Recently I had the chance to dig through volumes of Trixie’s old photo albums, scrapbooks, and journals. As an avid writer and journalist, she was certainly adept at cataloging her many personal reflections and experiences. Luckily for me, this made my job of pulling together Fate on a Folded Wing not only fascinating, but fun.

With that being said, I wanted to take this opportunity to simply share some of the interesting photos and newspaper articles I came across as it pertains to women’s flight history, and specifically the Ninety-Nines. Please enjoy the following photo essay.

The Ninety Nines 20th Anniversary luncheon at the Waldorf-Astoria in New York City. Photo dated October 5, 1949. Jacqueline Cochran seated at head table, alongside other notable pioneers in American aviation. Trixie is seated just below the American flag in the upper left-hand corner of this photo.
Trixie (left) is pictured with Australian pilot Ruth Bonney, Beth McQueen, and Matilde Moisant. Moisant was an American pioneer aviator. She was the second woman in the United States to get a pilot’s license.
Trixie (third from left) pictured with several fellow pilots including Ruth Elder (fifth from left). Elder was an aviation pioneer and actress. She carried private pilot certificate P675, and was known as the “Miss America of Aviation.” She was a charter member of the Ninety-Nines.
Seventh annual banquet for All Woman Transcontinental Air Race at the Lafayette Hotel in Long Beach, CA. Photo dated July 8, 1953.
Flying time is logged when you can get it in between raising a family or working as a lab technician for Mrs. Trixie-Ann Schubert, left, and Shirley Blocki, last year’s winner of the Ninety-Nines All Woman Transcontinental Air Race. Planning for the annual event is an all year ’round job, mostly by women like Mrs. Schubert who love doing the job even if it means taking daughters, Heidi-Dell and Patrice Ann, along.
Trixie Ann Schubert, standing next to wing, holds her baby Norman, 1 1/2; Shirley Robinson, on wing, holds Johnnie. On ground, Suzanne Robinson reads to rest of youngsters, left to right, Patrice Schubert, Sandra Robinson, Heidi Schubert and Arthur Robinson.While moms fly at Whiteman Air Park in Pacoima, youngsters wait on ground for their return.
Above, getting ready to take off on a flight from El Monte Airport, are, left to right, with their children, Mrs. Norma Wilcox, Mrs. Katherine Wagner, Mrs. Trixie Ann Schubert and Mrs. Shirley Robinson. They are members of the San Fernando Chapter of the organization which includes the Pasadena, CA area.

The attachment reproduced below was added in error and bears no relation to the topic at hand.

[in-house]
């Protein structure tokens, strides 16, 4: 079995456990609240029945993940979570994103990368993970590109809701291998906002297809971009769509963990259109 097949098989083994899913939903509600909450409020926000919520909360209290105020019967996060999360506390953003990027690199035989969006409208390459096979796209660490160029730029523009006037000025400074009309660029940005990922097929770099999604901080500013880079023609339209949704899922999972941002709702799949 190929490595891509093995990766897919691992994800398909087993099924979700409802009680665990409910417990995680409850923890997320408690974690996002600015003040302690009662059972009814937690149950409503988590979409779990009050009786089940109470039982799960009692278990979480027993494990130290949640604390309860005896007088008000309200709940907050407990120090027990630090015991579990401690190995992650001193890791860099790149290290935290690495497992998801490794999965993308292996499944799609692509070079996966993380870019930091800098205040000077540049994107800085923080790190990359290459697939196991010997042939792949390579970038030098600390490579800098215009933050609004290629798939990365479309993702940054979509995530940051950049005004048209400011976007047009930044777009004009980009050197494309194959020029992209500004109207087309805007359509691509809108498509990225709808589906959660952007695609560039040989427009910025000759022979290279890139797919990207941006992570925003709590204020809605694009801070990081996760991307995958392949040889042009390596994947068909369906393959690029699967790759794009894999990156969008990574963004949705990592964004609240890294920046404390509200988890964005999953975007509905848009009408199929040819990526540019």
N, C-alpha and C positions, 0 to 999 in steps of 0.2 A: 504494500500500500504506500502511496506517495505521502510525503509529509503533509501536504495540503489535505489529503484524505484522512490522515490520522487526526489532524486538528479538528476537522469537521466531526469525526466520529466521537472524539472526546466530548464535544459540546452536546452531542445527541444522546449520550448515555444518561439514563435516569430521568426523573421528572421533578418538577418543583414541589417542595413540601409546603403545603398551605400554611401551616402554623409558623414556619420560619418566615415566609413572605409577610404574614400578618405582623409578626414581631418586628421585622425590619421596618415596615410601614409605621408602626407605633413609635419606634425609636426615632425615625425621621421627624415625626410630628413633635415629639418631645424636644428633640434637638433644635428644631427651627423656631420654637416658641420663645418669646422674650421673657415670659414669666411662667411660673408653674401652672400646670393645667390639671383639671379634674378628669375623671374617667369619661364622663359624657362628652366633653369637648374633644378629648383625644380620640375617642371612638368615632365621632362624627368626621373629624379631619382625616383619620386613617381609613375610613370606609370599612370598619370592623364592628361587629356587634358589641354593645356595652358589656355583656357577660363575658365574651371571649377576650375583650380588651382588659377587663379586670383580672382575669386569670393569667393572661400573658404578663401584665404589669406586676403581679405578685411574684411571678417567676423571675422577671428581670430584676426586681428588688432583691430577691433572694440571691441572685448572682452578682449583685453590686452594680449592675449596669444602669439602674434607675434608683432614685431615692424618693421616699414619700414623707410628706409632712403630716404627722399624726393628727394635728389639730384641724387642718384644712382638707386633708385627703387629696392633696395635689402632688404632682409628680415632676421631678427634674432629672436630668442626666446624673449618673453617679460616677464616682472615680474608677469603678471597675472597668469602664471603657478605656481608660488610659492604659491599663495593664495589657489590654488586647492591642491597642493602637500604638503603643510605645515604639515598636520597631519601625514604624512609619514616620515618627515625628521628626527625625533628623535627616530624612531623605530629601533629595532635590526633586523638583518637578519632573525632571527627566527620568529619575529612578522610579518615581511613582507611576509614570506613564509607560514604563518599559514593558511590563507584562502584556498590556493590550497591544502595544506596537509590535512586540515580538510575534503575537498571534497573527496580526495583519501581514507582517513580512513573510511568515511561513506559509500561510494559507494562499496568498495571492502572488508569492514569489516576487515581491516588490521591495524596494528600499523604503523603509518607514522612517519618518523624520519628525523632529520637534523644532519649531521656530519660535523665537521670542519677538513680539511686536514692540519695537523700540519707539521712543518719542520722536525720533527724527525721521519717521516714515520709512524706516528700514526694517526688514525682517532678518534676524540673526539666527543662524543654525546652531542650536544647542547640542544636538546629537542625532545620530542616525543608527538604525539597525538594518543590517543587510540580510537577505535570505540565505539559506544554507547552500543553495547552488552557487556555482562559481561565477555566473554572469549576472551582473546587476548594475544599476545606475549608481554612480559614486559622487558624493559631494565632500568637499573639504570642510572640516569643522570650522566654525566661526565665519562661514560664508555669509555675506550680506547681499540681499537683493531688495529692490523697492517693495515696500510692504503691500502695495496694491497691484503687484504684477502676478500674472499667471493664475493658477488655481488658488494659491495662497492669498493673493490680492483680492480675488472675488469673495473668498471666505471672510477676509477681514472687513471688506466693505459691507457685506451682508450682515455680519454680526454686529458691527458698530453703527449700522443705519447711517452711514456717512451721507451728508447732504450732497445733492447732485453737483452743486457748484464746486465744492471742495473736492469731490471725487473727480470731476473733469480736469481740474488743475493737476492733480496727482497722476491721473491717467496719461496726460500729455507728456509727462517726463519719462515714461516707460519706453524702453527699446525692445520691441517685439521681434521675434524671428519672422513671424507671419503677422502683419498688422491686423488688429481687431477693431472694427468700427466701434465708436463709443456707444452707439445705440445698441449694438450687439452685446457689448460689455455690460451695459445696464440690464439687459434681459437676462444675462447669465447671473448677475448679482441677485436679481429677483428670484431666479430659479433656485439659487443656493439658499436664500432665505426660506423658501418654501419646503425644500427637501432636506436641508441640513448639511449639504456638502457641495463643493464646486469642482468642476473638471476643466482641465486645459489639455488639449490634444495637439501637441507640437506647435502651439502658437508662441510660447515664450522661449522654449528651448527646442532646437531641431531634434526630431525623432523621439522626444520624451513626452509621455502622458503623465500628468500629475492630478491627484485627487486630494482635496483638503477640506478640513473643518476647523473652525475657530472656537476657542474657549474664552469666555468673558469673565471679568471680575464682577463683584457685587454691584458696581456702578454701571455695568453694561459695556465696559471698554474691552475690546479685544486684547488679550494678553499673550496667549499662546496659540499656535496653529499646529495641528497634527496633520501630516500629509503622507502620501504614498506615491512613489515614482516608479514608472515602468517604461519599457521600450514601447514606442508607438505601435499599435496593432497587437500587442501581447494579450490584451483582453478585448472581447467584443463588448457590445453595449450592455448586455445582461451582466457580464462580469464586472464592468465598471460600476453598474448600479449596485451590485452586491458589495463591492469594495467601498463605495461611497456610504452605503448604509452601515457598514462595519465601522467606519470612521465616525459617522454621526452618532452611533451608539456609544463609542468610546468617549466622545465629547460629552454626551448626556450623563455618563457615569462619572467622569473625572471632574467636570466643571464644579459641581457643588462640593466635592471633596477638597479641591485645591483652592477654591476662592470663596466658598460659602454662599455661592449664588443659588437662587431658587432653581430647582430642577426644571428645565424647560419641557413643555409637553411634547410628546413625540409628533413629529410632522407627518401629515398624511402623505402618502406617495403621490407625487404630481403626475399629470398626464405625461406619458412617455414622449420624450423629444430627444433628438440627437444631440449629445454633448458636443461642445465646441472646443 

A picture from the Los Angeles chapter of the 99s Stardust Banquet at the Miramar Hotel in Santa Monica on September 17, 1955. Trixie and husband Del are seated at the table just left of the table in the center of photo, toward the front of the photo.
Flight planning is a family affair for Mrs. Delwyn Schubert whose children Heidi, Patrice and Norman, from left, fly with her.
Trixie pictured with Betty Miller, first woman to solo fly across the Pacific Ocean (center), and broadcast news journalist Ruth Ashton. Photo dated May 15, 1963.
An accompanying May 1963 newspaper article to the standalone photo pictured just above.
Trixie takes part in the 12th Annual All Women’s Transcontinental Air Race (AWTAR), better known as the Powder Puff Derby, which came into being in 1947. The AWTAR held its 30th, final and commemorative flight in 1977.
Based on my records, it was this particular flight that prompted Trixie to write the letter to her children that is featured in the beginning of Fate on a Folded Wing.

One thought on “Photo Essay: A Closer Look at Some of the Female Pilots Who Made History in the 1950s and 60s

  1. Totally LOVE these wonderful photos!!! ❤❤❤

    On Mon, Sep 30, 2019 at 8:39 PM Fate on a Folded Wing wrote:

    > tiffanyannbrown posted: ” Recently I had the chance to dig through volumes > of Trixie’s old photo albums, scrapbooks, and journals. As an avid writer > and journalist, she was certainly adept at cataloging her many personal > reflections and experiences. Luckily for me, this made my ” >

    Liked by 1 person

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